Reference : Culture in the Act of Caring: Bringing Geropsychology, other gerosciences, and Cultur...
Parts of books : Contribution to collective works
Social & behavioral sciences, psychology : Treatment & clinical psychology
Social & behavioral sciences, psychology : Multidisciplinary, general & others
Sustainable Development
http://hdl.handle.net/10993/31920
Culture in the Act of Caring: Bringing Geropsychology, other gerosciences, and Cultural Psychology together
English
Boll, Thomas mailto [University of Luxembourg > Faculty of Language and Literature, Humanities, Arts and Education (FLSHASE) > Integrative Research Unit: Social and Individual Development (INSIDE) >]
Ferring, Dieter mailto [University of Luxembourg > Faculty of Language and Literature, Humanities, Arts and Education (FLSHASE) > Integrative Research Unit: Social and Individual Development (INSIDE) >]
Valsiner, Jaan mailto [University of Aalborg > Department of Communication and Psychology > Niels Bohr Professorship of Cultural Psychology]
In press
Cultures of care in aging
Boll, Thomas mailto
Ferring, Dieter mailto
Valsiner, Jaan mailto
Information Age Publishing
Advances in Cultural Psychology, Volume 39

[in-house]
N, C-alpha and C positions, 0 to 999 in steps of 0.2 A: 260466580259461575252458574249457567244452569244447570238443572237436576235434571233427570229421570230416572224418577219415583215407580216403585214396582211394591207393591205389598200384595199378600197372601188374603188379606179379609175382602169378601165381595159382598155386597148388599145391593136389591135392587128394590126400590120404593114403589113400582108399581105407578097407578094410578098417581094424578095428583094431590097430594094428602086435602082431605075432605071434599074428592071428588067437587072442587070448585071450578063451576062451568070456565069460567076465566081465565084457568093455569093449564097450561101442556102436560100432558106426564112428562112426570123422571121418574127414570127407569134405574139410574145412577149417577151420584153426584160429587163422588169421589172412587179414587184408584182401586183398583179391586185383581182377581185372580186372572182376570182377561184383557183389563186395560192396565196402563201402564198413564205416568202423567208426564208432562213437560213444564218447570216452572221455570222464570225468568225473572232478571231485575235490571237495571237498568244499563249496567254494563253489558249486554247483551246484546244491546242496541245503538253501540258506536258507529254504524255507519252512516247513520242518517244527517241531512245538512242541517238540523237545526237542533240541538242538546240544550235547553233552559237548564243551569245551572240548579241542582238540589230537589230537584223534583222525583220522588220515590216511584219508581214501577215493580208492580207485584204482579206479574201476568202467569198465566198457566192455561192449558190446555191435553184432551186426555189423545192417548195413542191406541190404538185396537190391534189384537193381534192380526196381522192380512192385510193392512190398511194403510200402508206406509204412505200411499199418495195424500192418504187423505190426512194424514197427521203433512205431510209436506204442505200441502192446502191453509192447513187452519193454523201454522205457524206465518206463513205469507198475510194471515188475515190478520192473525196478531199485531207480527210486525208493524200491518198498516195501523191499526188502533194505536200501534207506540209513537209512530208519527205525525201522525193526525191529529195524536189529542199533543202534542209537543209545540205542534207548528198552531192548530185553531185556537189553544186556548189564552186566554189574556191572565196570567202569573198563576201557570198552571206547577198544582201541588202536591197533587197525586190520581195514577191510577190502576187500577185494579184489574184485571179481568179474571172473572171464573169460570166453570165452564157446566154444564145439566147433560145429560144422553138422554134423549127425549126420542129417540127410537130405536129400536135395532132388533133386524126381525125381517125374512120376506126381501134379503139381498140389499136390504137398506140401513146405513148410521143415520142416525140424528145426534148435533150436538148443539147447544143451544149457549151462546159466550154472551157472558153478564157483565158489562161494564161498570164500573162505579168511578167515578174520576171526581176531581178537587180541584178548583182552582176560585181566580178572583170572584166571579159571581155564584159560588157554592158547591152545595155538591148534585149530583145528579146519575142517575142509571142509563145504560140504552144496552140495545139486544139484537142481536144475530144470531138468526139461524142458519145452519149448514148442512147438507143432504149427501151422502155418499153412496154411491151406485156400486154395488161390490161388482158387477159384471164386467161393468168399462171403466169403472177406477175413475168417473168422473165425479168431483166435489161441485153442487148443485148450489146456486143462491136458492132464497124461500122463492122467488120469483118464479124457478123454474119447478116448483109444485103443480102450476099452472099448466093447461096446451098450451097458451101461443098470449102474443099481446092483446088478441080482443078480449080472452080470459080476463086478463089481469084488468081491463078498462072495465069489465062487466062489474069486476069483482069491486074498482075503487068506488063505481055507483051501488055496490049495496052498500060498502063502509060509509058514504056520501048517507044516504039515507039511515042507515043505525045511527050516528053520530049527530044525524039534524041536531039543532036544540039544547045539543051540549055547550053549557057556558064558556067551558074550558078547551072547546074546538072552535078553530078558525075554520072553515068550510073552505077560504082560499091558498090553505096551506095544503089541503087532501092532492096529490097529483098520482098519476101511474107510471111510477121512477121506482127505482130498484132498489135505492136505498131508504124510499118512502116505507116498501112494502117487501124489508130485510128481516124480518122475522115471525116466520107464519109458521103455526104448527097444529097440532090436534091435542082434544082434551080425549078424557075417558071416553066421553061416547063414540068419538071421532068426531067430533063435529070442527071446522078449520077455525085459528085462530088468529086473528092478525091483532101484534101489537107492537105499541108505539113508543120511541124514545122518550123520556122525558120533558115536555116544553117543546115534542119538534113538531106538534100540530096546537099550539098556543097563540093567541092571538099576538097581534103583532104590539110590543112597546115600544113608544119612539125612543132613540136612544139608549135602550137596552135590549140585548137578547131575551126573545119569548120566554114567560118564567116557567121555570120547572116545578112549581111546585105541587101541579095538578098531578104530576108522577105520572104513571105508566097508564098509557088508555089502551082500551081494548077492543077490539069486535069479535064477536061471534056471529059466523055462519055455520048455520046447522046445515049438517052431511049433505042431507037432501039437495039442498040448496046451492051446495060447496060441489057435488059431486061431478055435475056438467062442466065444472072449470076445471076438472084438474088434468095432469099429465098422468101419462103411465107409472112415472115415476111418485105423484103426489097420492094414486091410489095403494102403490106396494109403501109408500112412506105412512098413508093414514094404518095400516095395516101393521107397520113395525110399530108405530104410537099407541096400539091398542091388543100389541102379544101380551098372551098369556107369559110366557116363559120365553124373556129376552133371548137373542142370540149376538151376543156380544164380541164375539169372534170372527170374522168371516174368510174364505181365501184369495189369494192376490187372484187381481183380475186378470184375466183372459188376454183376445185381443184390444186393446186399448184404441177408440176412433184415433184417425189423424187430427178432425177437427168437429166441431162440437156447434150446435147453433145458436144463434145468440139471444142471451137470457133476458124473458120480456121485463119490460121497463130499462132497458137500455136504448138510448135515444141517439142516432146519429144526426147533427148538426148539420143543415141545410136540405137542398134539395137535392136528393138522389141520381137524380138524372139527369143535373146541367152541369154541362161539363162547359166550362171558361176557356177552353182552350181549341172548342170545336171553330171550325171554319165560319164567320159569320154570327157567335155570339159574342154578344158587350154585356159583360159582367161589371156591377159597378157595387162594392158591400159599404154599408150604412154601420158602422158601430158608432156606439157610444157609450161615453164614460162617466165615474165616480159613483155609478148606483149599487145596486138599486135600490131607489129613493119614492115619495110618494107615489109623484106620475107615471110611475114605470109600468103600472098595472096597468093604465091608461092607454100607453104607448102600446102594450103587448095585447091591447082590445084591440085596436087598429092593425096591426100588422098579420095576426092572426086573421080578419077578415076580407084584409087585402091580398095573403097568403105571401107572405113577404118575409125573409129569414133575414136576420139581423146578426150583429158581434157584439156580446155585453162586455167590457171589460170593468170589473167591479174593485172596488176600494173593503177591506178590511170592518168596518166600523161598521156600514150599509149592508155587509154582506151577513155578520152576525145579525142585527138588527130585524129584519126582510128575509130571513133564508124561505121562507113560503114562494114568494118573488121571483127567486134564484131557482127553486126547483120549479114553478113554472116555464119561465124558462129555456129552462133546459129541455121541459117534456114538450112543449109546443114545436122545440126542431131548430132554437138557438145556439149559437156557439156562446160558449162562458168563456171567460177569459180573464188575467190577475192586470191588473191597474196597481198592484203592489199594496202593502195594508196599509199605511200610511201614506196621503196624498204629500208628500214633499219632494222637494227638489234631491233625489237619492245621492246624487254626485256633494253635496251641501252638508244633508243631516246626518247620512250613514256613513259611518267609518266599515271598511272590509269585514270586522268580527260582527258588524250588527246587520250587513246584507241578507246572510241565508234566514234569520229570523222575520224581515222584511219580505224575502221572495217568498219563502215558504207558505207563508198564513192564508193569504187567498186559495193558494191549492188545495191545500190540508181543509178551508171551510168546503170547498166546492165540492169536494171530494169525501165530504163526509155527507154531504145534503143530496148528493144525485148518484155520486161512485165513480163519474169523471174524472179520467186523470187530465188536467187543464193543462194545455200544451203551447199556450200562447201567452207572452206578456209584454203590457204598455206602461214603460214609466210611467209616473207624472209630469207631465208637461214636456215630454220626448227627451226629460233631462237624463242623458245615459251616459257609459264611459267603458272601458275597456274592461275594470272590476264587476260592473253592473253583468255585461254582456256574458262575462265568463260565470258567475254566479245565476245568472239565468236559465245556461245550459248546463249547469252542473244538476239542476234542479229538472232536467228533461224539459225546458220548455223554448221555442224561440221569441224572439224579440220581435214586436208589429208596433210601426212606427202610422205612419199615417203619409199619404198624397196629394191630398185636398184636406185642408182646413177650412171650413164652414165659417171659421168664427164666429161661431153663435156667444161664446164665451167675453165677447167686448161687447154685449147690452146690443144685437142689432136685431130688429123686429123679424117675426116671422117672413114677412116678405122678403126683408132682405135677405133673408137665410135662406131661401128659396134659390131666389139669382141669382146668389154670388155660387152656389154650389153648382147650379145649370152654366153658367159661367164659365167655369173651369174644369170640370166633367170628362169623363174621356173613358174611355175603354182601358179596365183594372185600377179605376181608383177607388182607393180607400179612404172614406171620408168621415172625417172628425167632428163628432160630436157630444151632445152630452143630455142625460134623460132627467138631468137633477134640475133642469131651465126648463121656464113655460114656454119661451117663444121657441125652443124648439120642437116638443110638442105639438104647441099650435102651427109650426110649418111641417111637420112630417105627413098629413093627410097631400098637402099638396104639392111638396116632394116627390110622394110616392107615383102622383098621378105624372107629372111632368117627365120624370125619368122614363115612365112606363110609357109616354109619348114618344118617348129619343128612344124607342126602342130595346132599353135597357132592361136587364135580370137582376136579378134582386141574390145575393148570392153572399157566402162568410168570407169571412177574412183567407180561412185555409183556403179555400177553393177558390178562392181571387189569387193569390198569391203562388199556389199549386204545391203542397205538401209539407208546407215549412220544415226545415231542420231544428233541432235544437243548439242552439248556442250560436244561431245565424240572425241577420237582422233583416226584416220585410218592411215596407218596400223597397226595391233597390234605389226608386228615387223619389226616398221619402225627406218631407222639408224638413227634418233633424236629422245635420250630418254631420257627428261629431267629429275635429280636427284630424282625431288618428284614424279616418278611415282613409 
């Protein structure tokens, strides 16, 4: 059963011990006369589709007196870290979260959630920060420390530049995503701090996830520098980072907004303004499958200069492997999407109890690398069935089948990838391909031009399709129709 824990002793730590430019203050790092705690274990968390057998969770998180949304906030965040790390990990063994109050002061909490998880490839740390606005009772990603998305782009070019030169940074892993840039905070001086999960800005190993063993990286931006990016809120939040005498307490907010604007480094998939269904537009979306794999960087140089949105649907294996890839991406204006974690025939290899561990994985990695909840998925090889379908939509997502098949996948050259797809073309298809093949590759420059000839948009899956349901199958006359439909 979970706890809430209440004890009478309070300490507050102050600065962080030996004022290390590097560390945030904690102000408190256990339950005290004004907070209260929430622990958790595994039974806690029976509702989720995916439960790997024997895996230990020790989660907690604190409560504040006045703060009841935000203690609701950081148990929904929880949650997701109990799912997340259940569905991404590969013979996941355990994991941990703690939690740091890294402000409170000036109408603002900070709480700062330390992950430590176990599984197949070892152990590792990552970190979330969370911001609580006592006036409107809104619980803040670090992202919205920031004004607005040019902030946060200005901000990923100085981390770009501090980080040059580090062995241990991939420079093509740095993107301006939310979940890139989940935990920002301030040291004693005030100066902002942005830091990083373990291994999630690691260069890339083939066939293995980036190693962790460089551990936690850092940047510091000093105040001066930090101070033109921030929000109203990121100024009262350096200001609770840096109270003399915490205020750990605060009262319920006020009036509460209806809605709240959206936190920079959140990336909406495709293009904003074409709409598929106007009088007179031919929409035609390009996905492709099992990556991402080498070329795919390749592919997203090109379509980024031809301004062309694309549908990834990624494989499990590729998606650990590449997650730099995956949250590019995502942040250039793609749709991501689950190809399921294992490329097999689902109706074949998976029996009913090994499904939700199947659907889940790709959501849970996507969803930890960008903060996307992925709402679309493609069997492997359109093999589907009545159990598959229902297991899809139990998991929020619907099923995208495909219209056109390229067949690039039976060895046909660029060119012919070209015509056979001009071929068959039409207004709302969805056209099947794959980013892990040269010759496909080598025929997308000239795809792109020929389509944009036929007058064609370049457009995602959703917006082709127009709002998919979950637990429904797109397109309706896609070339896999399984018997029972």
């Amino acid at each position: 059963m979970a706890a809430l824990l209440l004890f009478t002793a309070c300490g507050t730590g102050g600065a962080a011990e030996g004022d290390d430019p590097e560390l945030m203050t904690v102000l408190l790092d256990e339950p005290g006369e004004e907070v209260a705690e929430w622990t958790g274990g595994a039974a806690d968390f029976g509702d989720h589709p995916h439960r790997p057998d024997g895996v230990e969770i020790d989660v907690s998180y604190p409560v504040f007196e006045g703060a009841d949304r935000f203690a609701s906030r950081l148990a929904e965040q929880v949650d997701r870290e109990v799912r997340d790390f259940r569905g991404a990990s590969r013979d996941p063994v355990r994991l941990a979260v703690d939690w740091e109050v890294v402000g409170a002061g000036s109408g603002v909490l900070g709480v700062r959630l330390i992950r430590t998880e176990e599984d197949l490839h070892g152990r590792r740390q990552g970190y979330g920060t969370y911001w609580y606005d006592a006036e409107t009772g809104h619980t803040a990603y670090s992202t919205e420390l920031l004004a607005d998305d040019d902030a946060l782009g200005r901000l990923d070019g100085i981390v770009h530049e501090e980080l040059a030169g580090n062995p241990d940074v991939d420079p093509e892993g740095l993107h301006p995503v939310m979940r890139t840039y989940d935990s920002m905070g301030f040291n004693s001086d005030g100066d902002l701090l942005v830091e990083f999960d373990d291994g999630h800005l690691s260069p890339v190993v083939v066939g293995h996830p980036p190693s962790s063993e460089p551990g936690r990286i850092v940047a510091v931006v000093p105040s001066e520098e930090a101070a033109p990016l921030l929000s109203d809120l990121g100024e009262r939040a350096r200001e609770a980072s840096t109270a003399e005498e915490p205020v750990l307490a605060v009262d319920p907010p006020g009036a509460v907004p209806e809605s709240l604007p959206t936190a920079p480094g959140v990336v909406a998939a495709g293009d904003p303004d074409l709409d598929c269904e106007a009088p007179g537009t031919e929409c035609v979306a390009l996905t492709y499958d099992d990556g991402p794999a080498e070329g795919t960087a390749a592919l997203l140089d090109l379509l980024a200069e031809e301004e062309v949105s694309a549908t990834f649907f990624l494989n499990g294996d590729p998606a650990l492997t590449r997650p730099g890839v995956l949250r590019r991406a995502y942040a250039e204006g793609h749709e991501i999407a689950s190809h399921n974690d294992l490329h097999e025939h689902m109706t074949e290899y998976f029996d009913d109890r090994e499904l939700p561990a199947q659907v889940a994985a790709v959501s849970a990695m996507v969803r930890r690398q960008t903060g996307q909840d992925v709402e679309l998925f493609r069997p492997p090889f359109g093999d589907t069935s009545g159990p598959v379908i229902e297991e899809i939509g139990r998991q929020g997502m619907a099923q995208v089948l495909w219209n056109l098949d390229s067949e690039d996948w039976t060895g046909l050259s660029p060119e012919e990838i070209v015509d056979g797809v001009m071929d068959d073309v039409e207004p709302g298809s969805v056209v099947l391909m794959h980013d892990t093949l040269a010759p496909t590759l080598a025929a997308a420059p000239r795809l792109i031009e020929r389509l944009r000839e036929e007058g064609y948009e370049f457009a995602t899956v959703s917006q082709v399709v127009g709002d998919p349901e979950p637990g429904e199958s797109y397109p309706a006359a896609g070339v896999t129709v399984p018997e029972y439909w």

No
Charlotte, NC
USA
[en] elder care ; long term care ; interdisciplinary research ; life span developmental psychology ; geropsychology ; gerosciences ; cultural psychology ; Dialogical Self Theory ; Theory of Social Representations ; semiotic mediation ; sociocultural factors
[en] In the introduction of a multidisciplinary book on the role of culture in elder care the editors set the stage for a substantive integration of contributions from geropsychology, other gerosciences, and cultural psychology. The authors present arguments for a life-span developmental perspective on care for the elderly and extend this to geropsychology as subsection of life-span developmental psychology. They further emphasize that these disciplines consider to some extent the role of cultural and other contextual factors and that other gerosciences specialized on historical, political, health-and nursing-related aspects of elder care can further supplement this effort. Then three major streams of cultural psychology are mentioned which are particularly relevant to topics of caring: Dialogical Self Theory, Theory of Social Representations, and Cultural Psychology of Semiotic Dynamics. The authors conclude that an increasing population aging and growing gaps between demand and supply of care create a serious practical need for an integration of geropsychology, other gerosciences, and cultural psychologies to achieve a better understanding of the individual, interpersonal, and macro social processes involved in elder care.
Integrative Research Unit: Social and Individual Development (INSIDE) > Institute for Research on Generations and Family: Research Group on Aging and Life Span Development
Researchers ; Professionals ; Students
http://hdl.handle.net/10993/31920

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